Note: I need to recognize and thank Khurram Nizami, Rolf Nelson, and Hugh Cushing for helping me pull all of this information together.

This is a brief document which outlines the high level functionality that is lost when using a Subversion bridge for SCM capability in a Jazz based environment, instead of using the Rational Team Concert based SCM.  It is understood that in some cases it will be preferable to use Subversion for SCM capabilities in some Jazz based scenarios.  I only see this as a viable alternative in the following situations:

  • Small development teams, in a single location, where the expense of RTC licenses outweighs the benefits of fully integrated tools.
  • Teams currently using Subversion for SCM, where the pace of change being propagated across the organization needs to be controlled.  Some teams will want to stay with Subversion during early phases of migration due to schedule risks, training logistics, release schedules, or immature internal support structures.

Functionality that remains unchanged in an RTC/Jazz based environment, where Subversion is used for SCM functionality:

  • All of the Agile and Iteration planning capabilities remain, since these are not associated with the SCM piece of RTC.
  • All of the work item capabilities for state, content, and linking of data remain, as work item functionality is not directly impacted by a change in SCM capability.
  • All of the collaborative functionality (instant messaging, discussions, RSS notification, email notification, etc.) capabilities remain intact, as these are not directly impacted by a change in SCM capability.

Functionality and capability that you lose with Subversion plugged into RTC (as opposed to Jazz SCM):

  • More difficult to maintain, since an additional eclipse plugin (Subclipse ) needs to be maintained, and a separate repository (SVN) also needs to be maintained.
  • Build capabilities are impacted, since the build engine must be configured differently for Subversion based SCM capabilities, and because change sets included in a build are not automatically collected.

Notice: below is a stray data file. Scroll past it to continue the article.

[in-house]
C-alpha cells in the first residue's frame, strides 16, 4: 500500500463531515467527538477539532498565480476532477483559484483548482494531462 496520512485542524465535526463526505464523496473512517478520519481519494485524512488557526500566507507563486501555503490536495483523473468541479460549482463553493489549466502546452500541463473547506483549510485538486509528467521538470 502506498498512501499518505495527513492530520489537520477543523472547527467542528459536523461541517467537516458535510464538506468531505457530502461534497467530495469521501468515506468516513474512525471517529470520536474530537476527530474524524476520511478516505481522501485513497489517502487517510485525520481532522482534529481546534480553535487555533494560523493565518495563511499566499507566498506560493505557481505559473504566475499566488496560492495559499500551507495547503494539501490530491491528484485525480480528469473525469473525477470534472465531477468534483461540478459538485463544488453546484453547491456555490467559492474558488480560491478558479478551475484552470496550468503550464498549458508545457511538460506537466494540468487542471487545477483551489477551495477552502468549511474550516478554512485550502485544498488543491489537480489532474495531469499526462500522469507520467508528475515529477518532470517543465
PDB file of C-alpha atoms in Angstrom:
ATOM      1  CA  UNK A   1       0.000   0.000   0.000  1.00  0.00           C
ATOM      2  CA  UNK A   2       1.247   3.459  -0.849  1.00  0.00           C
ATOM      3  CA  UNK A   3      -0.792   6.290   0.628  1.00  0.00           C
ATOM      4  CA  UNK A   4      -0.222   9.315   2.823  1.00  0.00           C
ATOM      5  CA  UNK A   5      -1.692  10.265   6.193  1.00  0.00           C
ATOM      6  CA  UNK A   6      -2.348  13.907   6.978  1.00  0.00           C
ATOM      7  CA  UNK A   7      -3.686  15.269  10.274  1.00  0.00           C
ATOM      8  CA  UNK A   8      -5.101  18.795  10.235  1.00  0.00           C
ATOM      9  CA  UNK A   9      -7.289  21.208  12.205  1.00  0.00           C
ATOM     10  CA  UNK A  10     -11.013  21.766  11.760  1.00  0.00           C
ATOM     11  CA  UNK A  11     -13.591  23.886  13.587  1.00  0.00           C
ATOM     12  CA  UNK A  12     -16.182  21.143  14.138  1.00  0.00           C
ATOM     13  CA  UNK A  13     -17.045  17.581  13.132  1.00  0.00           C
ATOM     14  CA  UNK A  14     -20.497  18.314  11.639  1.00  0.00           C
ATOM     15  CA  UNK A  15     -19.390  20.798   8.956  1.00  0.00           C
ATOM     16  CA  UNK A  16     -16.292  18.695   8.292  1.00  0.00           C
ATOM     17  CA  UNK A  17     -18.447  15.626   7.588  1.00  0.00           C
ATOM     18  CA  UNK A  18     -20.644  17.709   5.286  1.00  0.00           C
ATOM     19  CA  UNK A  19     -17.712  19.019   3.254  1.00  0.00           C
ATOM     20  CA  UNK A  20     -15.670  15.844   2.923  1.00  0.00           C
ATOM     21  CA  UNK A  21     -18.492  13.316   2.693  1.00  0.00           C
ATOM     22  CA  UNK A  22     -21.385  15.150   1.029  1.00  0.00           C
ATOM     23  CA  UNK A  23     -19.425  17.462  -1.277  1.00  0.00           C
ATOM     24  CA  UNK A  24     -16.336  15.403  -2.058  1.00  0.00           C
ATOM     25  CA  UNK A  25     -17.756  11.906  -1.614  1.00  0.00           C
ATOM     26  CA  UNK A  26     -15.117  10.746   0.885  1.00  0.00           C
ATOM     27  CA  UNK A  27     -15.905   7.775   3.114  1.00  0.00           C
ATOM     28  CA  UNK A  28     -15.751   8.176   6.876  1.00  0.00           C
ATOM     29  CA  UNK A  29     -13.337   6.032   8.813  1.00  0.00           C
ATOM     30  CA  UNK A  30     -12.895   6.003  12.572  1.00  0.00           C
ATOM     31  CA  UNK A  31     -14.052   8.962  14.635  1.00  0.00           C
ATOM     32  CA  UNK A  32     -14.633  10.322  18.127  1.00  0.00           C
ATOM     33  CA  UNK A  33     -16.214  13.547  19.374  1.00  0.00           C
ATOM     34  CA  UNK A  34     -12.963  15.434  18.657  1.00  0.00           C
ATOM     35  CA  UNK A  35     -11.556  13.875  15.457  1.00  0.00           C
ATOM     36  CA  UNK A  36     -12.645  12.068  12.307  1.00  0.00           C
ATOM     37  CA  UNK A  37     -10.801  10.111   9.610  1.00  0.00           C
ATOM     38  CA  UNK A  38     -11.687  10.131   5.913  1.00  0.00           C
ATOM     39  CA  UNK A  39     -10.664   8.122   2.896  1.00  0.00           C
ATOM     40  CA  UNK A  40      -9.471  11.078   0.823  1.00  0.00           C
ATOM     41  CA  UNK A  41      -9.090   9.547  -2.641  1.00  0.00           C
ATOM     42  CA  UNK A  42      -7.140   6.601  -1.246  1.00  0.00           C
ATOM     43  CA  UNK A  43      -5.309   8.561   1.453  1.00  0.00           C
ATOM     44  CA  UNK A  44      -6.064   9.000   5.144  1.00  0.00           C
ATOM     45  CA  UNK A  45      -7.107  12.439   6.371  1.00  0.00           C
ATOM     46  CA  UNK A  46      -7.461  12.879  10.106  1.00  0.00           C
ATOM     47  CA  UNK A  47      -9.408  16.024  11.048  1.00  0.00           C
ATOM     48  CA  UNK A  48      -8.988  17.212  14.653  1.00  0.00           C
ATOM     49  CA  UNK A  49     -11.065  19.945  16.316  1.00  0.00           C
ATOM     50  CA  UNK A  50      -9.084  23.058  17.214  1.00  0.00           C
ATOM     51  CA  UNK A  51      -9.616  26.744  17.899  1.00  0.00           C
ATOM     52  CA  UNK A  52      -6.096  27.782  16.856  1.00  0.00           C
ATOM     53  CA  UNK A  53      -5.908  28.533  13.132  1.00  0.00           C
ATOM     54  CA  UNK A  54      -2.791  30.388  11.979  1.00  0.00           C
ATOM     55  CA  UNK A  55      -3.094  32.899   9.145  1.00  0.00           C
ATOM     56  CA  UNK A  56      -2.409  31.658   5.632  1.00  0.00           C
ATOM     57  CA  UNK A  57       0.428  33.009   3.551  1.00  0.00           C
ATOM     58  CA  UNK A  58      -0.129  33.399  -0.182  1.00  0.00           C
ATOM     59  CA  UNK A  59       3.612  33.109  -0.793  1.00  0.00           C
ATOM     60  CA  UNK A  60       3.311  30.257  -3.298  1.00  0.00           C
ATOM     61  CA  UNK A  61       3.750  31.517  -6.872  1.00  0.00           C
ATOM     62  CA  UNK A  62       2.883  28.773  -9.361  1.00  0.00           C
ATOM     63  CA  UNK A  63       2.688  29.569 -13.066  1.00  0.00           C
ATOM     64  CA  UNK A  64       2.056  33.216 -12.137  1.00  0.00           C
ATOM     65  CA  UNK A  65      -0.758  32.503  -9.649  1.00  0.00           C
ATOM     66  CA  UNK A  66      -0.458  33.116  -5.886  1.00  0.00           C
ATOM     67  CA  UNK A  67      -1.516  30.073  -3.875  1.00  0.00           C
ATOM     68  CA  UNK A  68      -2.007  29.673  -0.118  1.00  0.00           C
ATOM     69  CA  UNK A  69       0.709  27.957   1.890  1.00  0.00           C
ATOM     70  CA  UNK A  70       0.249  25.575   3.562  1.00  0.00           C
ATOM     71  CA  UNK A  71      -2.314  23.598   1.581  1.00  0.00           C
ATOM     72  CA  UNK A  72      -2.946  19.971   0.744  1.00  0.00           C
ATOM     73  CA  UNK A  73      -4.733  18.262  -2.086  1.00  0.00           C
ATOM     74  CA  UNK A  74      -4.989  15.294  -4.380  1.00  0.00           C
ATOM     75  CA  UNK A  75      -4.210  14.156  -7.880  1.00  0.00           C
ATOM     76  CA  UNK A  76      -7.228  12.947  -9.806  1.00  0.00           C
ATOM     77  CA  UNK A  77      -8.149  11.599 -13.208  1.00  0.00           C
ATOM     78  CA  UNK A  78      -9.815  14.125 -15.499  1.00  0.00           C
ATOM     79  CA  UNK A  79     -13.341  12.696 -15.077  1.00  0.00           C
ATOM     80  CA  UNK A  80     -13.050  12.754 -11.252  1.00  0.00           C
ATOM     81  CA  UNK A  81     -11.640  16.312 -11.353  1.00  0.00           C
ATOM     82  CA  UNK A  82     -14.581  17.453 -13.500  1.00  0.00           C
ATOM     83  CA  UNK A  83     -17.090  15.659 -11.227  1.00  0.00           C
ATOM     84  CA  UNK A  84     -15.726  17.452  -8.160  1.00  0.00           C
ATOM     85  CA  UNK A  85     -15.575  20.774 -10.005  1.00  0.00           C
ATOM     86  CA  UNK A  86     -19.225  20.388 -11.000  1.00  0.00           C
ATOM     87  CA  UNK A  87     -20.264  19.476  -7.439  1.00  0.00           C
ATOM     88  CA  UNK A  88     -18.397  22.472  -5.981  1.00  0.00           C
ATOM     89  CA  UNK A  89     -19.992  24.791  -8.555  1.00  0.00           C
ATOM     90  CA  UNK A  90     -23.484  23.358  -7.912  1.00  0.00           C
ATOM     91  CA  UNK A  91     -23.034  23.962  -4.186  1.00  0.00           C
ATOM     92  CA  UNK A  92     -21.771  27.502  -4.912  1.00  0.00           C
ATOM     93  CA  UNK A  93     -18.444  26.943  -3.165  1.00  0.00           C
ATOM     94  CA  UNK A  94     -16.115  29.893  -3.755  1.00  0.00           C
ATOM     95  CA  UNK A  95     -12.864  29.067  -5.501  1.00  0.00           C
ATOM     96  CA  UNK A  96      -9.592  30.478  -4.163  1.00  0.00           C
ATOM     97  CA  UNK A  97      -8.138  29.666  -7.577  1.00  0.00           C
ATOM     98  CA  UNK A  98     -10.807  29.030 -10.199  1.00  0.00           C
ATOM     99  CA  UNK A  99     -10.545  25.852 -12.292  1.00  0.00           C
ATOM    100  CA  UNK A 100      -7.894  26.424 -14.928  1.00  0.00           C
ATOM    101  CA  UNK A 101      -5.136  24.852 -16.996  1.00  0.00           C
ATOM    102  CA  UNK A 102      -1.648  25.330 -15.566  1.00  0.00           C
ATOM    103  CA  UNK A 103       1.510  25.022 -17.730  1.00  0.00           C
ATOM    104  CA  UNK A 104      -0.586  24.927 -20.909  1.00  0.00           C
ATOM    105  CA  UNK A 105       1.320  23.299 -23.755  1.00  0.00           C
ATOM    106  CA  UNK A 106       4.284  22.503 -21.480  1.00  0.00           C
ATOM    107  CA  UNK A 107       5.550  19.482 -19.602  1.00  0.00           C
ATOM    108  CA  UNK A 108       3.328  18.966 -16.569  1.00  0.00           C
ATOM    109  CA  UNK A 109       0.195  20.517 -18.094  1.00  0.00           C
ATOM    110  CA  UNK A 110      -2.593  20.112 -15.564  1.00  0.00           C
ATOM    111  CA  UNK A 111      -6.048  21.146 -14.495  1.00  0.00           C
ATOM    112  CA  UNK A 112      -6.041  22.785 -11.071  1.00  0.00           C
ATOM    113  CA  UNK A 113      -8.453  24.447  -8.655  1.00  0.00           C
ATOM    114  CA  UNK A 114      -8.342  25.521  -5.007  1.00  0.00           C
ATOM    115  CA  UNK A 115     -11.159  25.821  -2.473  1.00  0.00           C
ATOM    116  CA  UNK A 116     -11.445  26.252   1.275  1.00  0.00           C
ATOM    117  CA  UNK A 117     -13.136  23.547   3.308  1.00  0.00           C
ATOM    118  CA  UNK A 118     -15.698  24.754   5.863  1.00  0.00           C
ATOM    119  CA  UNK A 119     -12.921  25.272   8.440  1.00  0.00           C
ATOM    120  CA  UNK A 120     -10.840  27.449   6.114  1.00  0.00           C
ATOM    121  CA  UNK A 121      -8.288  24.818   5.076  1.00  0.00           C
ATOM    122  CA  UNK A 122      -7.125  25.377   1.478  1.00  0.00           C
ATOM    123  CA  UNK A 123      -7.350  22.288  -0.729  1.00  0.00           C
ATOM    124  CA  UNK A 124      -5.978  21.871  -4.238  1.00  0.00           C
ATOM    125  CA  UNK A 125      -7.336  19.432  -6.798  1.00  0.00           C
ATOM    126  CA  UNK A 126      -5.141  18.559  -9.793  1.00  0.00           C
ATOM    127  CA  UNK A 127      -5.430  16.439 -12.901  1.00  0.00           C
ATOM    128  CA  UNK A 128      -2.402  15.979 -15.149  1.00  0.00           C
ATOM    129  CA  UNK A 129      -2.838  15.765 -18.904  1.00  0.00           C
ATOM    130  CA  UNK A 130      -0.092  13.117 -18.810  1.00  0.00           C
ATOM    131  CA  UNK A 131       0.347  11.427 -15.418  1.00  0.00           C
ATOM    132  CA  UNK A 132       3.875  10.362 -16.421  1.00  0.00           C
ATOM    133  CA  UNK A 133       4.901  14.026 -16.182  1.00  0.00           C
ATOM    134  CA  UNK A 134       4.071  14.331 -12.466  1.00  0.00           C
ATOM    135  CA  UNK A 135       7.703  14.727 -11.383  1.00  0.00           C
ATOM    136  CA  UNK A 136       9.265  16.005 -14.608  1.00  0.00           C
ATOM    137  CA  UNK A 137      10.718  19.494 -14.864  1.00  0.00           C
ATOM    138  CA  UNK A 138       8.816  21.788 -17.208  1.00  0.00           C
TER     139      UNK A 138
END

• The ability to recreate a workspace from a failed build (since Jazz SCM captures a snapshot of the build source before the build is done).  The Jazz build process cannot automatically create a snapshot (equivalent to an SVN tag) when a build is completed; you would have to script the build process to create SVN tags at the appropriate point or have your users do it manually.
  • You must manually associate revisions with work items.  This is error-prone when compared to Jazz SCM which automatically does this.
  • It’s more difficult to keep changes from a work item separate from each other; i.e. branches and merges are not work-item aware.  You have to remember to create a new branch if you want to keep work items isolated from each other, and you have to remember to revert to the trunk if you want to stop working on a work item.  If you don’t, revisions will get mixed up, and it will be a painful manual process to extract them.  By contrast, Jazz SCM is always aware of which revisions went with which work items; thus it can automate complex operations (for example, its automated “Discard”, “Revert” and “Suspend” operations).  Many Agile based teams demand this capability to put changes “on the shelf” (suspend) when stakeholders change the priority of their user stories.  They then need to be able to take them back “off of the shelf” (resume), when the original work becomes the highest priority again.